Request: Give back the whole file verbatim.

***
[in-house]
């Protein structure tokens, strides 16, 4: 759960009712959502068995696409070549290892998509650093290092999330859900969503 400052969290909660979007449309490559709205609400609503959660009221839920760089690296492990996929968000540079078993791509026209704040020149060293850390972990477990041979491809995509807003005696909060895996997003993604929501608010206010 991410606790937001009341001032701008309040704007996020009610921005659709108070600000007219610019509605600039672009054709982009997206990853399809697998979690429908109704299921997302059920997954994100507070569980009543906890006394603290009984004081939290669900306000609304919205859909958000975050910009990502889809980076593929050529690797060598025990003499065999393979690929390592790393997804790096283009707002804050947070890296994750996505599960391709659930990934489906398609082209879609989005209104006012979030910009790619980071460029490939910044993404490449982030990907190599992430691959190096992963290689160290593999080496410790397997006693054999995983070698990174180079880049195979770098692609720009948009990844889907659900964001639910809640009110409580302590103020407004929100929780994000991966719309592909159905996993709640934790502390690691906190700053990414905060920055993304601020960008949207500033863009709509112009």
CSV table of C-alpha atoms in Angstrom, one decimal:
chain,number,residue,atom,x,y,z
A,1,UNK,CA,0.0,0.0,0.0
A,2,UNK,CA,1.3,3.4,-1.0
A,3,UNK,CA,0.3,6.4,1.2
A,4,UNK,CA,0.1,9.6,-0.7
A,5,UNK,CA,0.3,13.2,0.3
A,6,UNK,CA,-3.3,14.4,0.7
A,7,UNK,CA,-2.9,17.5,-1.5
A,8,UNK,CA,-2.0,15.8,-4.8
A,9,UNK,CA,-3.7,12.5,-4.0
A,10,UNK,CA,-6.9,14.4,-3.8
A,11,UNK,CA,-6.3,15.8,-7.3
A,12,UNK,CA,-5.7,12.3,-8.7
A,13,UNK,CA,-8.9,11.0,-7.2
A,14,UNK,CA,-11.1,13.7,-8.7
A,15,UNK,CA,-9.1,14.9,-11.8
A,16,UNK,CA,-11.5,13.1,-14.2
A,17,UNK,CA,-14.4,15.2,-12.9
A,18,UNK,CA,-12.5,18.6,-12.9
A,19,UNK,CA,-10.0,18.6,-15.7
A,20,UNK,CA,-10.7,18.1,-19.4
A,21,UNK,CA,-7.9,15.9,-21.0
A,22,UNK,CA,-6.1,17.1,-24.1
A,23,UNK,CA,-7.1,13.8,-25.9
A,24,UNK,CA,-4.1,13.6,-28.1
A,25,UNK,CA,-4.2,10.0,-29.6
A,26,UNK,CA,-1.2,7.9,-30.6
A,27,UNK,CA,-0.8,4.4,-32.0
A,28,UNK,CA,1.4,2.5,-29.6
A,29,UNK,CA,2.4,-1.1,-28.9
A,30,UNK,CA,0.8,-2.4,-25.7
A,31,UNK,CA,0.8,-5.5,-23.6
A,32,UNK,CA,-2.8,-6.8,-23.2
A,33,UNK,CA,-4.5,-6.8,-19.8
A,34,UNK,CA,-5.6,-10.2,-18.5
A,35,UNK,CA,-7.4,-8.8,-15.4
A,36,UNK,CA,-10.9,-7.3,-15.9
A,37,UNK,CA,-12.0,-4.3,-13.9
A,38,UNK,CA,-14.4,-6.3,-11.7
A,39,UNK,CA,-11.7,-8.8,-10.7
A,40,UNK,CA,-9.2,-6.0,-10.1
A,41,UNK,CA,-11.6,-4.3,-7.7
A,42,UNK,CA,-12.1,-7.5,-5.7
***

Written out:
[in-house]
């Protein structure tokens, strides 16, 4: 759960009712959502068995696409070549290892998509650093290092999330859900969503 400052969290909660979007449309490559709205609400609503959660009221839920760089690296492990996929968000540079078993791509026209704040020149060293850390972990477990041979491809995509807003005696909060895996997003993604929501608010206010 991410606790937001009341001032701008309040704007996020009610921005659709108070600000007219610019509605600039672009054709982009997206990853399809697998979690429908109704299921997302059920997954994100507070569980009543906890006394603290009984004081939290669900306000609304919205859909958000975050910009990502889809980076593929050529690797060598025990003499065999393979690929390592790393997804790096283009707002804050947070890296994750996505599960391709659930990934489906398609082209879609989005209104006012979030910009790619980071460029490939910044993404490449982030990907190599992430691959190096992963290689160290593999080496410790397997006693054999995983070698990174180079880049195979770098692609720009948009990844889907659900964001639910809640009110409580302590103020407004929100929780994000991966719309592909159905996993709640934790502390690691906190700053990414905060920055993304601020960008949207500033863009709509112009």
CSV table of C-alpha atoms in Angstrom, one decimal:
chain,number,residue,atom,x,y,z
A,1,UNK,CA,0.0,0.0,0.0
A,2,UNK,CA,1.3,3.4,-1.0
A,3,UNK,CA,0.3,6.4,1.2
A,4,UNK,CA,0.1,9.6,-0.7
A,5,UNK,CA,0.3,13.2,0.3
A,6,UNK,CA,-3.3,14.4,0.7
A,7,UNK,CA,-2.9,17.5,-1.5
A,8,UNK,CA,-2.0,15.8,-4.8
A,9,UNK,CA,-3.7,12.5,-4.0
A,10,UNK,CA,-6.9,14.4,-3.8
A,11,UNK,CA,-6.3,15.8,-7.3
A,12,UNK,CA,-5.7,12.3,-8.7
A,13,UNK,CA,-8.9,11.0,-7.2
A,14,UNK,CA,-11.1,13.7,-8.7
A,15,UNK,CA,-9.1,14.9,-11.8
A,16,UNK,CA,-11.5,13.1,-14.2
A,17,UNK,CA,-14.4,15.2,-12.9
A,18,UNK,CA,-12.5,18.6,-12.9
A,19,UNK,CA,-10.0,18.6,-15.7
A,20,UNK,CA,-10.7,18.1,-19.4
A,21,UNK,CA,-7.9,15.9,-21.0
A,22,UNK,CA,-6.1,17.1,-24.1
A,23,UNK,CA,-7.1,13.8,-25.9
A,24,UNK,CA,-4.1,13.6,-28.1
A,25,UNK,CA,-4.2,10.0,-29.6
A,26,UNK,CA,-1.2,7.9,-30.6
A,27,UNK,CA,-0.8,4.4,-32.0
A,28,UNK,CA,1.4,2.5,-29.6
A,29,UNK,CA,2.4,-1.1,-28.9
A,30,UNK,CA,0.8,-2.4,-25.7
A,31,UNK,CA,0.8,-5.5,-23.6
A,32,UNK,CA,-2.8,-6.8,-23.2
A,33,UNK,CA,-4.5,-6.8,-19.8
A,34,UNK,CA,-5.6,-10.2,-18.5
A,35,UNK,CA,-7.4,-8.8,-15.4
A,36,UNK,CA,-10.9,-7.3,-15.9
A,37,UNK,CA,-12.0,-4.3,-13.9
A,38,UNK,CA,-14.4,-6.3,-11.7
A,39,UNK,CA,-11.7,-8.8,-10.7
A,40,UNK,CA,-9.2,-6.0,-10.1
A,41,UNK,CA,-11.6,-4.3,-7.7
A,42,UNK,CA,-12.1,-7.5,-5.7